City of Loma Linda, CA shrinks fiber deployment costs via pushable technology, micro-trenching

Californian municipality says it reduced FTTP deployment costs by up to 76%.

Jun 10th, 2014

m2fx, known for producing its patented Miniflex fiber cables, says it has been able to lower last-mile deployment costs for the City of Loma Linda, California's municipality-wide fiber-to-the-premises (FTTP) network by between 64-76% -- from $50 to just $12-$18 per foot -- via the use of pushable fiber technology and micro-trenching.

This has enabled the city-wide network roll-out within budget and with significantly reduced installation time, says the company, benefiting its 21,000 residents and reinforcing its reputation as a major healthcare center. Loma Linda has five hospitals and a healthcare-focused graduate university with 15,000 medical, dental, and allied healthcare students. Up to 100,000 people per day visit the city to be treated, and it is the regional center for veterans, trauma and children’s care, covering a fifth of California.

Cost-effectively deploying last mile connections was reportedly a major issue for the city, with the traditional method of combining trenching and blown fiber proving too expensive to support. By switching to m2fx's fiber network methodology, adopting the company's patented Miniflex pushable fiber cable and ruggedized TuffDuct micro ducts, in combination with micro trenching, the city said it was able to dramatically bring down the cost and time for deployment.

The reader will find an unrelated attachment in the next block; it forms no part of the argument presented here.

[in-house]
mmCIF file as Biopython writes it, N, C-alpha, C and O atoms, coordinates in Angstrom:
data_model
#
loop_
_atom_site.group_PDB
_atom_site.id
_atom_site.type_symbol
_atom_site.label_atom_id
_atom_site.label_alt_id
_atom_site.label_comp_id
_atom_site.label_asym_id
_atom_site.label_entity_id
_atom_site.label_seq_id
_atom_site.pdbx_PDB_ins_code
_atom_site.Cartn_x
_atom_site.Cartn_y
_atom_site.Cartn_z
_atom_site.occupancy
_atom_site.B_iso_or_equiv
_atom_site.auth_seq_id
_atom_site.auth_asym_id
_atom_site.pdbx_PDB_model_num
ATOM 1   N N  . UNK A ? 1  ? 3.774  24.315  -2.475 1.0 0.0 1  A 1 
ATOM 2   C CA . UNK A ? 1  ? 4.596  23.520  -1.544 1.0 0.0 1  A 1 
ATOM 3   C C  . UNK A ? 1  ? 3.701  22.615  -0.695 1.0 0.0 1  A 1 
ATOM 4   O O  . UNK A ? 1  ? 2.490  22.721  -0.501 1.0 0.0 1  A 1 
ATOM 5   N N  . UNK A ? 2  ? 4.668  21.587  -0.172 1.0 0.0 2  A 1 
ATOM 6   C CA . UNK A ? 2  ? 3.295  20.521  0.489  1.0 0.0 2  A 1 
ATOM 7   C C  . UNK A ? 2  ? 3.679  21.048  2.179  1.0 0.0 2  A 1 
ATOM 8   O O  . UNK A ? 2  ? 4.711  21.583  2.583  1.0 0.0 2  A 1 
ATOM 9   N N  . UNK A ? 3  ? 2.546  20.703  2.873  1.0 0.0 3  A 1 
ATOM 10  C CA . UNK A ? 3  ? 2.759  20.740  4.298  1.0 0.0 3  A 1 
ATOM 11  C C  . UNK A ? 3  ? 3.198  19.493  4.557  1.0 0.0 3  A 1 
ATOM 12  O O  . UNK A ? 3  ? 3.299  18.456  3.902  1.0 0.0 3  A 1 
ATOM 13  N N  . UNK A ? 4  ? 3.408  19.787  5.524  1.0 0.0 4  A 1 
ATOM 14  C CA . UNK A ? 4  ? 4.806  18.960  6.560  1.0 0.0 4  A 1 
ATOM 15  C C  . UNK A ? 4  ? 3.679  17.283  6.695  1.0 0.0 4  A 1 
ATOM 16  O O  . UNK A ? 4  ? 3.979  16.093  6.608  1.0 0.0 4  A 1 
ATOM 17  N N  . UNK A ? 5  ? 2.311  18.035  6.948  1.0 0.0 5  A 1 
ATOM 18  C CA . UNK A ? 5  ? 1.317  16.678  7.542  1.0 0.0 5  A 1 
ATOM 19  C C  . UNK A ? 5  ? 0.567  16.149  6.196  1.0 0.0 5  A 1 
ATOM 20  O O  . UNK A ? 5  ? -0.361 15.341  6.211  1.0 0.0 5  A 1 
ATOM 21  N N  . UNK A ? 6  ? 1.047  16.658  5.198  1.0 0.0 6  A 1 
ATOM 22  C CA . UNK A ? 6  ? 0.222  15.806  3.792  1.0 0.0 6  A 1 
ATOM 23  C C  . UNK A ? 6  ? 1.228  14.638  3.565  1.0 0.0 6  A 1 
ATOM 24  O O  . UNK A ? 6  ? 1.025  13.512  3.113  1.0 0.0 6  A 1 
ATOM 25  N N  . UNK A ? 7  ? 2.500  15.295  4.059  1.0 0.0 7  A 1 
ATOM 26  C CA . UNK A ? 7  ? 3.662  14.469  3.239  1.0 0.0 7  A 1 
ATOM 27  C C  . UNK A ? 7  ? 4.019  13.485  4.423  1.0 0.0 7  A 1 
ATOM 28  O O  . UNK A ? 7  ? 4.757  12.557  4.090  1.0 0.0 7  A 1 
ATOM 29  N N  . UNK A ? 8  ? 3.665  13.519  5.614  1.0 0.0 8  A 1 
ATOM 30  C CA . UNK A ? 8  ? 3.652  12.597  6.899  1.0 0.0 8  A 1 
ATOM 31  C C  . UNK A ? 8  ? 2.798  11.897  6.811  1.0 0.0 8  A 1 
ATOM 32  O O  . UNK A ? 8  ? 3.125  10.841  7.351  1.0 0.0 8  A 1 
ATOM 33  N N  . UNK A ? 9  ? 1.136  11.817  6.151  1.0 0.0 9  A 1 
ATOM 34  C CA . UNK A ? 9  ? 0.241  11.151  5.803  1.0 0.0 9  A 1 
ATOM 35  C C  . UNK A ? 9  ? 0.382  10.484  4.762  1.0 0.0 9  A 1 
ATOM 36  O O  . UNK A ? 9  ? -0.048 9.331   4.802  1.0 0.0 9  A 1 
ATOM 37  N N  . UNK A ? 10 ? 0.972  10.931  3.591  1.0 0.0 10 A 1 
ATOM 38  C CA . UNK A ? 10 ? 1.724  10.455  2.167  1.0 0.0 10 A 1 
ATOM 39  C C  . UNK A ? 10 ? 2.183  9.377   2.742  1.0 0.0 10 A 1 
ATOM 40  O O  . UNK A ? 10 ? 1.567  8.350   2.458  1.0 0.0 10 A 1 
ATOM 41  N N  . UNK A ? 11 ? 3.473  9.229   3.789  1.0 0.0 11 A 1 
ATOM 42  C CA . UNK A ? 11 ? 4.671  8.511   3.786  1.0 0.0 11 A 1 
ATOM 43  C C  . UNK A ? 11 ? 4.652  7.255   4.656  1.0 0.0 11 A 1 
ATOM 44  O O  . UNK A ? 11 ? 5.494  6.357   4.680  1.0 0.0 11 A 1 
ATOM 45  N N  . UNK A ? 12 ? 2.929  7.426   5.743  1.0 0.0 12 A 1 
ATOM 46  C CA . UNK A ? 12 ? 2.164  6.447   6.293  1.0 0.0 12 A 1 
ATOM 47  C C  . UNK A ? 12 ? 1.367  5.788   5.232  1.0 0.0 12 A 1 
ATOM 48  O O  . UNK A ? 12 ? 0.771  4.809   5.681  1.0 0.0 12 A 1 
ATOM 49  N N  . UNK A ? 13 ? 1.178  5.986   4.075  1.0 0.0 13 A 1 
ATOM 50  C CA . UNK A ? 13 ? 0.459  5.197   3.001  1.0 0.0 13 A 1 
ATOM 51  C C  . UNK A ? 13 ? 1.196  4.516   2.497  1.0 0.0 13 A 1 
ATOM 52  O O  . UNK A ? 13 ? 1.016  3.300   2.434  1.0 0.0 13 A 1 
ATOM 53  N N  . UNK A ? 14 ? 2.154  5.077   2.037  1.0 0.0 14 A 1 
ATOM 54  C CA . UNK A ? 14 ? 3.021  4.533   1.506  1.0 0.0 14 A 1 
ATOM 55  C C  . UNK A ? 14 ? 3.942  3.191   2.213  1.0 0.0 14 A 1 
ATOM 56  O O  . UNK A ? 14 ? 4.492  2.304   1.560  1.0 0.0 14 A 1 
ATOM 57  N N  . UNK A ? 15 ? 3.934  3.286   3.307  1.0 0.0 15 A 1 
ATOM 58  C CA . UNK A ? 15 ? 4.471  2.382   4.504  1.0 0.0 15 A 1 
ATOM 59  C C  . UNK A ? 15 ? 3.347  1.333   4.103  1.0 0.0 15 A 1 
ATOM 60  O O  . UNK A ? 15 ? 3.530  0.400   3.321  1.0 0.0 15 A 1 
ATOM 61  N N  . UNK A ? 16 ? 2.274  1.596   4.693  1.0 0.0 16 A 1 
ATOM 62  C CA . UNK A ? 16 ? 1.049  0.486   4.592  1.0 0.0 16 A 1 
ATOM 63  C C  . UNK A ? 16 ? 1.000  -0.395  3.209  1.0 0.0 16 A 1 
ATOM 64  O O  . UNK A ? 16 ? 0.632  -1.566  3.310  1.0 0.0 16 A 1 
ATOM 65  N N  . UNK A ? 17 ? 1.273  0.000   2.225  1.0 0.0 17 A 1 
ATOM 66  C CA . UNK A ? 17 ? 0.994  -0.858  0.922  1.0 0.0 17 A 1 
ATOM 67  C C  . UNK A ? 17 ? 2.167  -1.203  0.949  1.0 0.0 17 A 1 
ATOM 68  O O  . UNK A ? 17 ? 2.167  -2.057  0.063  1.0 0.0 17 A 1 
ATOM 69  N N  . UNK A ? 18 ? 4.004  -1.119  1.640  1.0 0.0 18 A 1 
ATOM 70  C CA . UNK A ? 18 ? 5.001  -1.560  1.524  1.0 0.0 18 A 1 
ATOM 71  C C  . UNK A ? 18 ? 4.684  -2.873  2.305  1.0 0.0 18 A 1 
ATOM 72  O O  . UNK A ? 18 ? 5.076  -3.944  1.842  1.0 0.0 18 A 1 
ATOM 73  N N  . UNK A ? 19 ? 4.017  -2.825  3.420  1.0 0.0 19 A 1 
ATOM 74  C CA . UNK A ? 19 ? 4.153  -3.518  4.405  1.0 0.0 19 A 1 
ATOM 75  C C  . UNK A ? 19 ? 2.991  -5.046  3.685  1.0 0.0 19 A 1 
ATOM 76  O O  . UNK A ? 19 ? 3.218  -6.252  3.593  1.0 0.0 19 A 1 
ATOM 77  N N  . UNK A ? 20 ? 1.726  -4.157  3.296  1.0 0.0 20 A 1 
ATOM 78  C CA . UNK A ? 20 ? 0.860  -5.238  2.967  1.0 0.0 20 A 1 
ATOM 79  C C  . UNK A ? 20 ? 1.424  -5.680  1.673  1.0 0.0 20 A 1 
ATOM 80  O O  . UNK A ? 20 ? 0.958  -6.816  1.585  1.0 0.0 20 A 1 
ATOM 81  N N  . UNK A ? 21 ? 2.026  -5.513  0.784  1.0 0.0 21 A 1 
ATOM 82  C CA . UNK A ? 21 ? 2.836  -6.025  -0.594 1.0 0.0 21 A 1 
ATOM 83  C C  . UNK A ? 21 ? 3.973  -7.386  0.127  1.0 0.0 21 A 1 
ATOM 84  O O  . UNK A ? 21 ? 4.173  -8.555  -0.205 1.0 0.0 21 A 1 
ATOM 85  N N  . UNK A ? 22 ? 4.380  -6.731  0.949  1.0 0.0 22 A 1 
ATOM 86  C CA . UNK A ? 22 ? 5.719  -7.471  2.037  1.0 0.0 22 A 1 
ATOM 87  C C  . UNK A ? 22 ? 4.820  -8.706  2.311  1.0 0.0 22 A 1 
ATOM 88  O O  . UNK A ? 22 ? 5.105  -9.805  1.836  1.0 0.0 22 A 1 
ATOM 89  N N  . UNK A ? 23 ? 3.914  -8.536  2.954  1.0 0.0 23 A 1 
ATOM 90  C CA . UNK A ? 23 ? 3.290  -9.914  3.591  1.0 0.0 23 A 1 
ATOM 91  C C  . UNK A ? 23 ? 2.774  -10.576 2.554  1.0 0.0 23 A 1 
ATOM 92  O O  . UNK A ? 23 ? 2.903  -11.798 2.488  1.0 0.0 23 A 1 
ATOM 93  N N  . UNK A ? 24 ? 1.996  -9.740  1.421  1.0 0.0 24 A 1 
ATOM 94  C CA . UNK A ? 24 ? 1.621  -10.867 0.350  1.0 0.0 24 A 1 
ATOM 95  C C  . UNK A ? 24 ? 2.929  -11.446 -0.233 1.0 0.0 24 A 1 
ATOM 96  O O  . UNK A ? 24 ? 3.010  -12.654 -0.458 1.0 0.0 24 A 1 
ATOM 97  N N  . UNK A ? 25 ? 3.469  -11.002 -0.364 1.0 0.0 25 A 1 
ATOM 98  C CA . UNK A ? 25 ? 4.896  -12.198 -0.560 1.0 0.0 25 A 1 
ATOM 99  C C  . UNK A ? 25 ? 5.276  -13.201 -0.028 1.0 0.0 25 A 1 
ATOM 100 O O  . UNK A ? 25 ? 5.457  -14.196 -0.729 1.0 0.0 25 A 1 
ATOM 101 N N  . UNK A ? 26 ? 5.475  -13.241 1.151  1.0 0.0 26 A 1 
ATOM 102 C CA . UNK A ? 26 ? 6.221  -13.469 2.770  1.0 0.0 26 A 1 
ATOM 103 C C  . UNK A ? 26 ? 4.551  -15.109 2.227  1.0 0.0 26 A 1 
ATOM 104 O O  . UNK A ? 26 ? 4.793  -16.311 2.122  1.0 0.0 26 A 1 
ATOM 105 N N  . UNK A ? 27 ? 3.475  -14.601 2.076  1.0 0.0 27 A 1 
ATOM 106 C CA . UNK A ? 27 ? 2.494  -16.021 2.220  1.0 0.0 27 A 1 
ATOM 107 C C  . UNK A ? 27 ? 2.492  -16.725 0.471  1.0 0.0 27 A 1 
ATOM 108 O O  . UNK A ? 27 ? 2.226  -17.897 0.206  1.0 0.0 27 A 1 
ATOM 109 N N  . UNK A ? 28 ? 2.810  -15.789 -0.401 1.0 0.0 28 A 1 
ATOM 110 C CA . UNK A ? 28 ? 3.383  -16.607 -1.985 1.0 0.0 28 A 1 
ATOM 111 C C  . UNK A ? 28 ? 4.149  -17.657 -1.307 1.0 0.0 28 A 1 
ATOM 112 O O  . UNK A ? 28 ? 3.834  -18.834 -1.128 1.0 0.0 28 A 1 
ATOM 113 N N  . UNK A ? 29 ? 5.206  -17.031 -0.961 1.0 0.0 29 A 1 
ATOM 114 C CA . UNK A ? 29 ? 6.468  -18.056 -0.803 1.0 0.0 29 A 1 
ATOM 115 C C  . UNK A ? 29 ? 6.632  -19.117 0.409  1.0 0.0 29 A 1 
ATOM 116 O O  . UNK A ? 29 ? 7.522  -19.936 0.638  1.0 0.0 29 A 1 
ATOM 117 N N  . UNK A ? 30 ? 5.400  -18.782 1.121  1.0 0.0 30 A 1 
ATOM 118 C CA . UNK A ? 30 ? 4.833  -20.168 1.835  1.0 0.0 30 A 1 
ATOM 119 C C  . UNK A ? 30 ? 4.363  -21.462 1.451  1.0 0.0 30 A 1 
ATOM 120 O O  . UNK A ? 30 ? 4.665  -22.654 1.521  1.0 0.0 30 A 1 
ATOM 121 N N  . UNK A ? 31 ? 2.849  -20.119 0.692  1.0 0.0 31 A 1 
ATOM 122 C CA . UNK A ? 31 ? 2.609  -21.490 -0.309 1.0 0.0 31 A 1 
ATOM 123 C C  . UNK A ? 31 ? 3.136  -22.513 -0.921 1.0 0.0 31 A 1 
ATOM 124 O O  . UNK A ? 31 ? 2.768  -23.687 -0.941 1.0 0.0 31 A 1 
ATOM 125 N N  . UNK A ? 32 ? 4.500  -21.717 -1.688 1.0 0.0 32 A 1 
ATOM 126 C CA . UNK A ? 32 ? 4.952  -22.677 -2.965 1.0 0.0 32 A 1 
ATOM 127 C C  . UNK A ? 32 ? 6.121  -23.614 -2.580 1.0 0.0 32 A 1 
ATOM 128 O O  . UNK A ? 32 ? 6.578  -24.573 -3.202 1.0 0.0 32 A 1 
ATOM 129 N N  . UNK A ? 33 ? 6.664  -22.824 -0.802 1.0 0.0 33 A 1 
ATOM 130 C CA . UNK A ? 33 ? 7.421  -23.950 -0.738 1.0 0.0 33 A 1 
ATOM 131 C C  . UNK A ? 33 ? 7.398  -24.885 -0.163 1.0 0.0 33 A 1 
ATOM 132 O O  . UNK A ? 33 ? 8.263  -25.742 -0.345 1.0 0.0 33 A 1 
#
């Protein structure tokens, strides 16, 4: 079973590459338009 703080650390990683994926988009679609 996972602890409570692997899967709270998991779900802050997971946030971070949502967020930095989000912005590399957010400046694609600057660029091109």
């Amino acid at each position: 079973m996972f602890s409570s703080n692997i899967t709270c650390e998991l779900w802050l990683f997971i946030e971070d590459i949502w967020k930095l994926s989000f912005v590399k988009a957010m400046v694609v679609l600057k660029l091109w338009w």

See also: Palo Alto gives up on municipal fiber-to-the-home

"Installations have been de-skilled, with the majority of deployments now completed by municipal staff -- with the landscaping and irrigation teams laying duct and the city electrician pulling or pushing fiber to the final destination from the nearest manhole," said a spokesperson for m2fx. "Time is further reduced by the use of pre-connectorized fiber cables and m2fx distribution patches."

The City of Loma Linda says the new fiber network has delivered major municipal benefits, boosting its competitiveness and attracting new investment. Medical facilities are now able to share data in real-time, enabling remote diagnostics and faster medical care, while new businesses have moved to the city thanks to the power of the network. Finally, the city has been able to digitize services, removing paper and increasing efficiency, while improving security through an integrated CCTV camera network.

“Our fiber network is at the heart of Loma Linda’s growth, attracting new businesses and increasing municipal efficiency,” concludes Konrad Bolowich, assistant city manager/director of IS, City of Loma Linda. “m2fx has been a really strong and responsive partner, working with us to help bring down installation costs – without their pushable fiber and micro-trenching our deployment would simply have been impossible economically.”

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Since deployment began, all business premises and over 1,600 houses have been connected to the fiber network with a substantial percentage using m2fx Miniflex cable and duct. Buildings are being added on an ongoing basis, with 800 new homes scheduled to be constructed over the next three years. Additionally, a new 350,000 square foot Veteran’s Administration medical clinic is now being built in Loma Linda, which will not only be connected to the network, but will have m2fx’s indoor fiber protection products specified for internal use.

“Increasingly municipalities across the United States are looking to attract investment, jobs, and residents by deploying state of the art fiber networks,” concludes Larry Malone, President, Americas, m2fx. “As the success of the City of Loma Linda demonstrates, high speed broadband boosts competitiveness and brings enormous benefits. Lowering installation costs is a vital part of the business case behind any municipal fiber network, and the combination of micro-trenching and our pushable fiber has enabled the City of Loma Linda to reduce expenditure and deployment time to fit its budget.”

Download m2fx's full case study on its Loma Linda fiber network deployment.


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